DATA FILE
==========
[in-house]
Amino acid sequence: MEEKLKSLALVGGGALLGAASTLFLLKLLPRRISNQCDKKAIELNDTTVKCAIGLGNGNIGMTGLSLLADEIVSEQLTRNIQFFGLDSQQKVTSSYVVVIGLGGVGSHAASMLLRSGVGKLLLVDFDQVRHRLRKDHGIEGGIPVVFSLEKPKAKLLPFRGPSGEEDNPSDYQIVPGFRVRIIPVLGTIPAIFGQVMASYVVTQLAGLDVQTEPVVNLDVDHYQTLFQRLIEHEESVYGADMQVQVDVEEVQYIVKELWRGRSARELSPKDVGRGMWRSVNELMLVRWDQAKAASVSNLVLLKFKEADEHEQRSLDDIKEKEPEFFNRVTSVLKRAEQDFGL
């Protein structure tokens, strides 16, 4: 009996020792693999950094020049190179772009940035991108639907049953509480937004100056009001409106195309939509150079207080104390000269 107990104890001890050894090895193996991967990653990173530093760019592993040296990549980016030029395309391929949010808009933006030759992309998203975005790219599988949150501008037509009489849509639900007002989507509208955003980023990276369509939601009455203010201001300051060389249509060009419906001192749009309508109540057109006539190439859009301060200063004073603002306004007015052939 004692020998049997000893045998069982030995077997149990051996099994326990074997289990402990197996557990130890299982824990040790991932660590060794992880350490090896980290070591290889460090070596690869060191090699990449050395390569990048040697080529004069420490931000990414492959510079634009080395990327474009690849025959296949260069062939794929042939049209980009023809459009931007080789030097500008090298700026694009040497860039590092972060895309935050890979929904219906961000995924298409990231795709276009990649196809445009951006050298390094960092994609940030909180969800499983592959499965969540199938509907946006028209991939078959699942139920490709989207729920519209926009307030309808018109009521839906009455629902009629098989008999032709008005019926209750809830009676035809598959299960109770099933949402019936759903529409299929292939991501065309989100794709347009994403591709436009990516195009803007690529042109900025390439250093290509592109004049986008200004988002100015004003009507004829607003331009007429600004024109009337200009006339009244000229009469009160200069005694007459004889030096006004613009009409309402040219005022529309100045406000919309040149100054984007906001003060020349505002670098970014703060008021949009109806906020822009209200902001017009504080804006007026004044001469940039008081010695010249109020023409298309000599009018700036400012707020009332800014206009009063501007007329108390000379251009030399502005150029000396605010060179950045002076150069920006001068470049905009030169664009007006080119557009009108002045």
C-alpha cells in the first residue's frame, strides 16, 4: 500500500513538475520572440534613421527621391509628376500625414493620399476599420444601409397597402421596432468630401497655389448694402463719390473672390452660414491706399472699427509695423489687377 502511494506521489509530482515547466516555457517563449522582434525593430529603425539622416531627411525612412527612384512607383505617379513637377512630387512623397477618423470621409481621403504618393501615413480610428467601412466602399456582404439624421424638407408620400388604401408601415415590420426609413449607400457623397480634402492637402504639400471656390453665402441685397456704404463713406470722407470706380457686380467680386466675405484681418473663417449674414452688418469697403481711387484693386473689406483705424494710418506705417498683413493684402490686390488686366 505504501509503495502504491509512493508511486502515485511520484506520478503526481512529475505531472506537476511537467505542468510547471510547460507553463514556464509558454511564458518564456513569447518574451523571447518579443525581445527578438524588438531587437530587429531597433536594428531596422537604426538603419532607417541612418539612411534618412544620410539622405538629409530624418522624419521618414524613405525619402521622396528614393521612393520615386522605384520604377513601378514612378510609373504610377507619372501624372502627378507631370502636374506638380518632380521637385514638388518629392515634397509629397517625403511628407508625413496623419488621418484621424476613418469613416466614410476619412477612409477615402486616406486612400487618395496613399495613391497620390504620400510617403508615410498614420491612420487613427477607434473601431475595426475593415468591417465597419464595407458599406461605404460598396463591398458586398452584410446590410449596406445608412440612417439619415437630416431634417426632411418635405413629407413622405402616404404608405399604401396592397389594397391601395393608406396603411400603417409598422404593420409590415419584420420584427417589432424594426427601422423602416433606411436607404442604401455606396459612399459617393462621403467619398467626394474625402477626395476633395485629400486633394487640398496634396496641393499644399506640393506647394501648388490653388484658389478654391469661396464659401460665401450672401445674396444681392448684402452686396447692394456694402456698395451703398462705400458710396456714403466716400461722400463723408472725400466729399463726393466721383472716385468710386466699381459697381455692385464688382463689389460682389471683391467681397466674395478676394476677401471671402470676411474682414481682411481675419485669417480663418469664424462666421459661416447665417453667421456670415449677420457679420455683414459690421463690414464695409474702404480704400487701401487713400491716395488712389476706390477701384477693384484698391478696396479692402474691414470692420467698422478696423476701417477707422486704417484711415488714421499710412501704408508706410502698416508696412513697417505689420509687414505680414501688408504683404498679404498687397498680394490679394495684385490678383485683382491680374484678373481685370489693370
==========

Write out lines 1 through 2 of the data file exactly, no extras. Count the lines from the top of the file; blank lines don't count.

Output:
[in-house]
Amino acid sequence: MEEKLKSLALVGGGALLGAASTLFLLKLLPRRISNQCDKKAIELNDTTVKCAIGLGNGNIGMTGLSLLADEIVSEQLTRNIQFFGLDSQQKVTSSYVVVIGLGGVGSHAASMLLRSGVGKLLLVDFDQVRHRLRKDHGIEGGIPVVFSLEKPKAKLLPFRGPSGEEDNPSDYQIVPGFRVRIIPVLGTIPAIFGQVMASYVVTQLAGLDVQTEPVVNLDVDHYQTLFQRLIEHEESVYGADMQVQVDVEEVQYIVKELWRGRSARELSPKDVGRGMWRSVNELMLVRWDQAKAASVSNLVLLKFKEADEHEQRSLDDIKEKEPEFFNRVTSVLKRAEQDFGL